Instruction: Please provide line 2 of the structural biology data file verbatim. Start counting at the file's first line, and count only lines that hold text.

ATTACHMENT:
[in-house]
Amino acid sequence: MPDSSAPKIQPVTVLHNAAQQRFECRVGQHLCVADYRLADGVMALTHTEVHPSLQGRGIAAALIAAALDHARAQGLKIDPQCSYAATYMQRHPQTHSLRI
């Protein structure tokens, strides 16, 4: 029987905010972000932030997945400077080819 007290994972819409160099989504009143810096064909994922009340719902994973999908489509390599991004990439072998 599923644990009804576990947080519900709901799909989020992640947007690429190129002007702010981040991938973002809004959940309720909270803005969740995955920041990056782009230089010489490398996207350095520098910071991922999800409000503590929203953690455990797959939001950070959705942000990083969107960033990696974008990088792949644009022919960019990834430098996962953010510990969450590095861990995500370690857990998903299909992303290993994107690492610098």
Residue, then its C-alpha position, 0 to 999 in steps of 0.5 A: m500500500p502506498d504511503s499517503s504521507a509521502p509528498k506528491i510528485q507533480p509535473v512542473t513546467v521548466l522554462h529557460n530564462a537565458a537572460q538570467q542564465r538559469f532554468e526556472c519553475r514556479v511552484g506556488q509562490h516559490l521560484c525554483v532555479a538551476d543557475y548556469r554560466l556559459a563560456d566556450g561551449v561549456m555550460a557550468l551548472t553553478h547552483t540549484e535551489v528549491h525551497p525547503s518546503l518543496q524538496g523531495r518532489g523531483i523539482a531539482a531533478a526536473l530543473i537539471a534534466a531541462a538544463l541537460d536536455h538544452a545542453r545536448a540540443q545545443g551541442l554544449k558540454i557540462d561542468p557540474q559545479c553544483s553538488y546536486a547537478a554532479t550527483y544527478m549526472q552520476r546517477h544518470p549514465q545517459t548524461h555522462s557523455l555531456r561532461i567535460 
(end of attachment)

Amino acid sequence: MPDSSAPKIQPVTVLHNAAQQRFECRVGQHLCVADYRLADGVMALTHTEVHPSLQGRGIAAALIAAALDHARAQGLKIDPQCSYAATYMQRHPQTHSLRI